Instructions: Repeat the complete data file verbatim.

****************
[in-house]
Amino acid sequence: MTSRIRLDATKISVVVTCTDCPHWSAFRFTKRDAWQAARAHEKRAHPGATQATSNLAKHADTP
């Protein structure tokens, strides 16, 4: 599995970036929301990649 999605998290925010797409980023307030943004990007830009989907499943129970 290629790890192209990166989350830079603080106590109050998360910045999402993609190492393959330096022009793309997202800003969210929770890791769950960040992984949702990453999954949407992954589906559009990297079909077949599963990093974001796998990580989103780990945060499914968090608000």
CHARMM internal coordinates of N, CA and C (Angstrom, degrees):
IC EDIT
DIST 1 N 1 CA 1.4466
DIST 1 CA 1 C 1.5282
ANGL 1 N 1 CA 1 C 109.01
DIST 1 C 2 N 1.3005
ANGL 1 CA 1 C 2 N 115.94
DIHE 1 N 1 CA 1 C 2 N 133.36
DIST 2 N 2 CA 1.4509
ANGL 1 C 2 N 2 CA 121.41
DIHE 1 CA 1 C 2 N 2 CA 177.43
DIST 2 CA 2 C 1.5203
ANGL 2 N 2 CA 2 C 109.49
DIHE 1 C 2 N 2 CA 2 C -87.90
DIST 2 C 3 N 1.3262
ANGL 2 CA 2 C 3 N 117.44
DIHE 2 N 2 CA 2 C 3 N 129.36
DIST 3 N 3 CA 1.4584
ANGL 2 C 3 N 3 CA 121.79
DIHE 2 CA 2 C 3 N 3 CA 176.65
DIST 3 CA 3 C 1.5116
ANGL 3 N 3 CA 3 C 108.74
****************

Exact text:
[in-house]
Amino acid sequence: MTSRIRLDATKISVVVTCTDCPHWSAFRFTKRDAWQAARAHEKRAHPGATQATSNLAKHADTP
């Protein structure tokens, strides 16, 4: 599995970036929301990649 999605998290925010797409980023307030943004990007830009989907499943129970 290629790890192209990166989350830079603080106590109050998360910045999402993609190492393959330096022009793309997202800003969210929770890791769950960040992984949702990453999954949407992954589906559009990297079909077949599963990093974001796998990580989103780990945060499914968090608000």
CHARMM internal coordinates of N, CA and C (Angstrom, degrees):
IC EDIT
DIST 1 N 1 CA 1.4466
DIST 1 CA 1 C 1.5282
ANGL 1 N 1 CA 1 C 109.01
DIST 1 C 2 N 1.3005
ANGL 1 CA 1 C 2 N 115.94
DIHE 1 N 1 CA 1 C 2 N 133.36
DIST 2 N 2 CA 1.4509
ANGL 1 C 2 N 2 CA 121.41
DIHE 1 CA 1 C 2 N 2 CA 177.43
DIST 2 CA 2 C 1.5203
ANGL 2 N 2 CA 2 C 109.49
DIHE 1 C 2 N 2 CA 2 C -87.90
DIST 2 C 3 N 1.3262
ANGL 2 CA 2 C 3 N 117.44
DIHE 2 N 2 CA 2 C 3 N 129.36
DIST 3 N 3 CA 1.4584
ANGL 2 C 3 N 3 CA 121.79
DIHE 2 CA 2 C 3 N 3 CA 176.65
DIST 3 CA 3 C 1.5116
ANGL 3 N 3 CA 3 C 108.74